We all have our favourite spots in our local towns and cities. These spaces connect with us and influence how we feel about a place. It may be the vibrancy or the intimacy of a place which makes it feel special but the chances are you can’t quite put your finger on what it is that makes a place feel special.
It is essential when developing urban spaces that we truly understand what makes a place ‘good’. If we can adhere to trusted place-making design principles, we can help visitors have a positive experience and encourage them to return time and time again. A place should be designed to cater for both people’s wants and needs; and if successful enough it will leave a long-lasting impression.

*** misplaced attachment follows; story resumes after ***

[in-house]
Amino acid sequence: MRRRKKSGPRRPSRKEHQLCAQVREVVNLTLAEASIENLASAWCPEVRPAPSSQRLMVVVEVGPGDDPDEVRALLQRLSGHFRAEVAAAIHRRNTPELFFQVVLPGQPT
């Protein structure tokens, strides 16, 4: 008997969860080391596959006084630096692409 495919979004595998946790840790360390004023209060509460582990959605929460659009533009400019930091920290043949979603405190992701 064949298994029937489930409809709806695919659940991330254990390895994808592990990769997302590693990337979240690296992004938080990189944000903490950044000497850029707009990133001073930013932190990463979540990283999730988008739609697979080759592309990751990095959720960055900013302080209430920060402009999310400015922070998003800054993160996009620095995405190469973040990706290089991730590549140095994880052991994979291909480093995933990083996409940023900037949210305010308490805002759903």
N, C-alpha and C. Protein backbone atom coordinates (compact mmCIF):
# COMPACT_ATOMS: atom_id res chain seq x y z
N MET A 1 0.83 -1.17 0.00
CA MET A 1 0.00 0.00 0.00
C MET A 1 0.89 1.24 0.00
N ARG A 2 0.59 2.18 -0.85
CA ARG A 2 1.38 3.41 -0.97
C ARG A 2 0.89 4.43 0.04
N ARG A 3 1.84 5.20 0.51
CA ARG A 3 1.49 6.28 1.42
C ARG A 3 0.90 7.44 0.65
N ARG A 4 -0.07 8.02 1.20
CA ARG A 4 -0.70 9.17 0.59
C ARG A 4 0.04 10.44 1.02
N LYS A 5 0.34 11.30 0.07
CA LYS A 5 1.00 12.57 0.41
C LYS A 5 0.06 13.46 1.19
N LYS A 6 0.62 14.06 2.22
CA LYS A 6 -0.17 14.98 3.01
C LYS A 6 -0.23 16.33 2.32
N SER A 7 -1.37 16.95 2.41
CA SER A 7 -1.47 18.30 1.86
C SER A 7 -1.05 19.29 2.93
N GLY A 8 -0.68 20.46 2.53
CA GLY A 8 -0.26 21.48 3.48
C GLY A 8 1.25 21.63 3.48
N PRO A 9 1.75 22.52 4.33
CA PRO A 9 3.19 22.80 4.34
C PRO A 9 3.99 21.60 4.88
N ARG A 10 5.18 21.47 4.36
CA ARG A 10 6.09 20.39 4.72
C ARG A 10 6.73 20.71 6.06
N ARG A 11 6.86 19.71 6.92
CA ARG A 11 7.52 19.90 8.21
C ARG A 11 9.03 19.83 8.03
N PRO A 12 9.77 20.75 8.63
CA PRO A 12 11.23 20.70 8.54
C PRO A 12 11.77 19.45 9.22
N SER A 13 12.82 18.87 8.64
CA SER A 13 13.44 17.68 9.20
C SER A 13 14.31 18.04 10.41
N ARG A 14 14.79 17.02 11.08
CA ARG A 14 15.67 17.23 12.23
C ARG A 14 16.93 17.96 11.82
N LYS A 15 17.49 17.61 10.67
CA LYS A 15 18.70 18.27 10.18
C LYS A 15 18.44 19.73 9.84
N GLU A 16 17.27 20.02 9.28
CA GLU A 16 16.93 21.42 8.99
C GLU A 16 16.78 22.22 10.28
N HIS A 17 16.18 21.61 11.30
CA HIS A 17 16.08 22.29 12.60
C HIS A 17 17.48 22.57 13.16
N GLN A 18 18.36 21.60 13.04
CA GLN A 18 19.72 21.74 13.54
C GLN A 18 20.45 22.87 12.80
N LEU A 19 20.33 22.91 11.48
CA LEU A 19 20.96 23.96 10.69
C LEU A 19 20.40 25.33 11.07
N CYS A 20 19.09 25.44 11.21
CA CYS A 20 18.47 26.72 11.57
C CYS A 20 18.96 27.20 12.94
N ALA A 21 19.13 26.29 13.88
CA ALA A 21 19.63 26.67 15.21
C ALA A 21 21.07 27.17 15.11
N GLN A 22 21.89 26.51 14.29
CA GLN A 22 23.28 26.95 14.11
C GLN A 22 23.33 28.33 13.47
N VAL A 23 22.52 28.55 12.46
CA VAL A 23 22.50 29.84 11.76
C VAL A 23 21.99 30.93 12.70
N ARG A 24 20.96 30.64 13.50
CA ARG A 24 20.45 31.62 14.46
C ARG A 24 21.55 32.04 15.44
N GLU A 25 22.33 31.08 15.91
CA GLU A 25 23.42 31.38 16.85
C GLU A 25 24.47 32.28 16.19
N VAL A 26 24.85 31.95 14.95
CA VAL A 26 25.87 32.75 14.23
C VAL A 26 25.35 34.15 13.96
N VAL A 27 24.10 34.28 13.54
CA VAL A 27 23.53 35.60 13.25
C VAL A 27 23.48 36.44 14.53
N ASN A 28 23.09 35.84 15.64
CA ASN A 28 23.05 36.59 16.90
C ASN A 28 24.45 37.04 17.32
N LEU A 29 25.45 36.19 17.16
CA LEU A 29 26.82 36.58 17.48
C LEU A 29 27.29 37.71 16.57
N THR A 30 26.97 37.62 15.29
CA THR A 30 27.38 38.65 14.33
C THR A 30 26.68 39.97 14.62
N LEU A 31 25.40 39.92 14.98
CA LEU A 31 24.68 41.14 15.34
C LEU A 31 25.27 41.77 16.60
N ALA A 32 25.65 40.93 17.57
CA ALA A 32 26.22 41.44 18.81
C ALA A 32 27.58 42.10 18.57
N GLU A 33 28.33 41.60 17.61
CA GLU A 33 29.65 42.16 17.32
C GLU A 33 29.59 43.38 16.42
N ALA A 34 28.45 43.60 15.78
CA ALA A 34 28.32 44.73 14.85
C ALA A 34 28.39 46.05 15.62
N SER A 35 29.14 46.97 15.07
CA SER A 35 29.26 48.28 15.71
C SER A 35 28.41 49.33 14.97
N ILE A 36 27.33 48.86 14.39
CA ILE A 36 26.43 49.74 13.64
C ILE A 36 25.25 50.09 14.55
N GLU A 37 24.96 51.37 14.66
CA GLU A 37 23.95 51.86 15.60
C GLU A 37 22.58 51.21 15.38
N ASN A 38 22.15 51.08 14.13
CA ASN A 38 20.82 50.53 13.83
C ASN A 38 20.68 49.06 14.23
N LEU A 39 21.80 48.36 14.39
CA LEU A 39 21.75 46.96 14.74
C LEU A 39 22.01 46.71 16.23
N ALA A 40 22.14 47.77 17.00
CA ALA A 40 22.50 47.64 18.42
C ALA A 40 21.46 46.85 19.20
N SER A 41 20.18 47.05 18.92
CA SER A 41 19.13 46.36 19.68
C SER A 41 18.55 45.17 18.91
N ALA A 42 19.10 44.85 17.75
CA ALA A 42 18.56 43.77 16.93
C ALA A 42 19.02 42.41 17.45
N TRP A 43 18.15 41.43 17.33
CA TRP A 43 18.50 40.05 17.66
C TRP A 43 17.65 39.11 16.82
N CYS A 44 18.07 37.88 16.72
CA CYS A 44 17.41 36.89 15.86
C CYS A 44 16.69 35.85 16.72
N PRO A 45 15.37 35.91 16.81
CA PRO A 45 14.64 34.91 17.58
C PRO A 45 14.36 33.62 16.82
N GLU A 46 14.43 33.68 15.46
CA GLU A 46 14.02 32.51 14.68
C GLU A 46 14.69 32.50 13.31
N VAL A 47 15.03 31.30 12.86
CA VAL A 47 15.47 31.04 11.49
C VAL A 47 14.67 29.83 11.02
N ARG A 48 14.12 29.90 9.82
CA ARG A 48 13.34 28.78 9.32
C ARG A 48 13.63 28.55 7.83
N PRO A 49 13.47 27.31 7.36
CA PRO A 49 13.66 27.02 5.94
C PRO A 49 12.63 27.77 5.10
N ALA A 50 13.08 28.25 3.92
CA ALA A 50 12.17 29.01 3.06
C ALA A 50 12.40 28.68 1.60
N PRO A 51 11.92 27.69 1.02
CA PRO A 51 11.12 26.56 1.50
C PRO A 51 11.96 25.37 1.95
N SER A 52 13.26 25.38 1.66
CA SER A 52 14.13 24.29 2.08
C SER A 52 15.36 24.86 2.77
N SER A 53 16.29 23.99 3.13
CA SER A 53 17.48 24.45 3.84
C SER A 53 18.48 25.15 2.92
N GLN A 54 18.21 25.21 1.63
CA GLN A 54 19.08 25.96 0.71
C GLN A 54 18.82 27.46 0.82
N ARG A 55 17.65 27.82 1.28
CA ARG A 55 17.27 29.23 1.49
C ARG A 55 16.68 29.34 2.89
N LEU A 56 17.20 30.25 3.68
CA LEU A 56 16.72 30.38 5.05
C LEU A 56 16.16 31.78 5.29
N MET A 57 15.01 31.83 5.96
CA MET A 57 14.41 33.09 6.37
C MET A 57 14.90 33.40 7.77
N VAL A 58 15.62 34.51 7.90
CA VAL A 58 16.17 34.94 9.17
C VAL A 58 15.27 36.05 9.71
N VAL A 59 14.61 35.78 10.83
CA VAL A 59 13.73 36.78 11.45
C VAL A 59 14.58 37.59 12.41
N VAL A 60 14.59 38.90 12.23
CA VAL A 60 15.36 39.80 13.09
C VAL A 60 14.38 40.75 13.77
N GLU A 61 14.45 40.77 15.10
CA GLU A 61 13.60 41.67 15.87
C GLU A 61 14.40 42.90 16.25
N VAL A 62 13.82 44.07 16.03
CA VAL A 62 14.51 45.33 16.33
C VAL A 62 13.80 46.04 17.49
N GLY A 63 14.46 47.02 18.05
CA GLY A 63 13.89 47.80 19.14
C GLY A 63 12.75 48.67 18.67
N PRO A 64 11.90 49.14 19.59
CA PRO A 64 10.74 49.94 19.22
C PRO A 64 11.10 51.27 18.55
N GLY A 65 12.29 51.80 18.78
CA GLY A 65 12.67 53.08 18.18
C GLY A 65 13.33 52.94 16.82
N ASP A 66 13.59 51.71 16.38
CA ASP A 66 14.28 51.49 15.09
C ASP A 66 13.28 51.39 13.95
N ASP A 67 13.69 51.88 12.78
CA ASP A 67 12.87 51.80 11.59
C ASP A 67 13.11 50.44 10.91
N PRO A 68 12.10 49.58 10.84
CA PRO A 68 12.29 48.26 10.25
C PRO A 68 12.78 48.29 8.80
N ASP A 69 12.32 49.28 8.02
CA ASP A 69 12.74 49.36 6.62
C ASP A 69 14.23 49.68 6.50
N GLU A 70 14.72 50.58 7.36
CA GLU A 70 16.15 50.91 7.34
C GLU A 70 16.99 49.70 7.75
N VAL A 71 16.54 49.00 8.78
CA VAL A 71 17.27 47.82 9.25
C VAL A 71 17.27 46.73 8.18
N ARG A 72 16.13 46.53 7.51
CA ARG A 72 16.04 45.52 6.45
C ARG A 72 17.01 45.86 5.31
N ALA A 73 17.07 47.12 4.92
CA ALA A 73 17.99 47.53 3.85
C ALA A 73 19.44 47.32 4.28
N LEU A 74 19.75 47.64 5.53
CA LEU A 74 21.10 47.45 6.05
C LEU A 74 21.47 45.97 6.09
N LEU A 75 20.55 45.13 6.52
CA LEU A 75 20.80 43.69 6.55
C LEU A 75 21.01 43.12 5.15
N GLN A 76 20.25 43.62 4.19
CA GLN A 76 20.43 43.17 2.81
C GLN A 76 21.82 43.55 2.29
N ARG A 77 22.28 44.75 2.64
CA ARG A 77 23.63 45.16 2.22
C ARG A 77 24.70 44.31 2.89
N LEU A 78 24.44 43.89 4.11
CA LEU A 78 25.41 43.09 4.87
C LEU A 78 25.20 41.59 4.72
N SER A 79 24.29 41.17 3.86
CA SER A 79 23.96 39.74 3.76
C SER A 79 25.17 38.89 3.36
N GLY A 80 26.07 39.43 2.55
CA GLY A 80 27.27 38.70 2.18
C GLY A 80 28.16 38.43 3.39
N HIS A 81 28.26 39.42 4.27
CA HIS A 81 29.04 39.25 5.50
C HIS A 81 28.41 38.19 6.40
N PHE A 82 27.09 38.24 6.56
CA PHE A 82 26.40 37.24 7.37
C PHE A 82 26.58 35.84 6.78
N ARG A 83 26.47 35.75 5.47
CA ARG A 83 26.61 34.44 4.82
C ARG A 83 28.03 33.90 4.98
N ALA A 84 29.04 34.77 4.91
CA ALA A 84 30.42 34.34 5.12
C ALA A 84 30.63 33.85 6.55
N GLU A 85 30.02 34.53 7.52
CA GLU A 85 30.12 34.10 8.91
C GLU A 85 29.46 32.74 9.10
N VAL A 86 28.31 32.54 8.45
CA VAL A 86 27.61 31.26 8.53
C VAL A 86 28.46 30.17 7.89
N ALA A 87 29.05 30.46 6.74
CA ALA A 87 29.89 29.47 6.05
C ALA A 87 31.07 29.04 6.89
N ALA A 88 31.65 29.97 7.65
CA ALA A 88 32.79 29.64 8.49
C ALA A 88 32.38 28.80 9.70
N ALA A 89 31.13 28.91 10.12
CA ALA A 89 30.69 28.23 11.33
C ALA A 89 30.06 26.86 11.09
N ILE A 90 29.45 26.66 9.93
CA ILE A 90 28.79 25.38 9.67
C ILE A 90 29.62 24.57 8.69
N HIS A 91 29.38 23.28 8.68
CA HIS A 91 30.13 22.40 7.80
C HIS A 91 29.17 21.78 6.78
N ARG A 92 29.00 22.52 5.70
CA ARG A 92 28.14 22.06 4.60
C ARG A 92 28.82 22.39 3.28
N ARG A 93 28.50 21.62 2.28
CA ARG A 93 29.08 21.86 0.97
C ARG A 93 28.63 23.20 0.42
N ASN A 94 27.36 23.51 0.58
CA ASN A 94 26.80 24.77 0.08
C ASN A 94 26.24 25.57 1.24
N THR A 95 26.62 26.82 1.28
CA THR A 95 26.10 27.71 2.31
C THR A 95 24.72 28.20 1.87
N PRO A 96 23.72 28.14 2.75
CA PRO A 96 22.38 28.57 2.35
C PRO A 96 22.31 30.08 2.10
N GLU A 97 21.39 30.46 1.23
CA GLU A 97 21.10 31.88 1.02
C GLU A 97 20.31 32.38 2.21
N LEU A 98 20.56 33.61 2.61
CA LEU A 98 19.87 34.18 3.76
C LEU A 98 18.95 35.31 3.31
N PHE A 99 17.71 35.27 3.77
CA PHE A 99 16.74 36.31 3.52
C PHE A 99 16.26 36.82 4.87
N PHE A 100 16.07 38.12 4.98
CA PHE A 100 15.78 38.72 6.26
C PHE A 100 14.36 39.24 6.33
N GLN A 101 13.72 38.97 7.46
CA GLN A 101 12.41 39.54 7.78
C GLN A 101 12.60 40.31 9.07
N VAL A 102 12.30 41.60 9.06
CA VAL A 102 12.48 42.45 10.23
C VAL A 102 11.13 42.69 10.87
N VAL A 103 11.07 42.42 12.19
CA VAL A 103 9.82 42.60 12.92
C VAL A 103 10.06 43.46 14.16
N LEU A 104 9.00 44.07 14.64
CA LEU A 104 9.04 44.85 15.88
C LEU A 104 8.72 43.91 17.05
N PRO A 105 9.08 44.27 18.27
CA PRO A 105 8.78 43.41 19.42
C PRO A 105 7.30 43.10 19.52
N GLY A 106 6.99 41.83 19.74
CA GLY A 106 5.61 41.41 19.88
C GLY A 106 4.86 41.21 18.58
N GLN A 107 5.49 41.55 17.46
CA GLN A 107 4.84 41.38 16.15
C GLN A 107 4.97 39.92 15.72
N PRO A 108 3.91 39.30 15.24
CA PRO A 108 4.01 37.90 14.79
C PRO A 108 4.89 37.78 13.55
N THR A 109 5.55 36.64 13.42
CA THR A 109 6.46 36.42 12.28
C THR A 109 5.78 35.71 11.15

If we look at some of the major UK cities there are certain places that you can guarantee will be a hive of activity, full of people enjoying the space. In Manchester, the ever growing area of ‘Spinningfields’ is constantly awash with people socialising, relaxing and using the space creatively. They have ownership of the space and are entertained by pop-up bars and novelty, seasonal activities such as ice-skating. Vibrant Covent Garden in London is also a place of constant, lively activity with locals and visitors alike squeezed into the packed bars and cafes that surround the space. It is also rare to take that spectacular walk through the award-winning Peace Gardens in Sheffield without encountering people enjoying this distinctive space and stopping to relax and eat lunch.
But what makes all these spaces successful? Why are they so good to visit? What can we learn from them?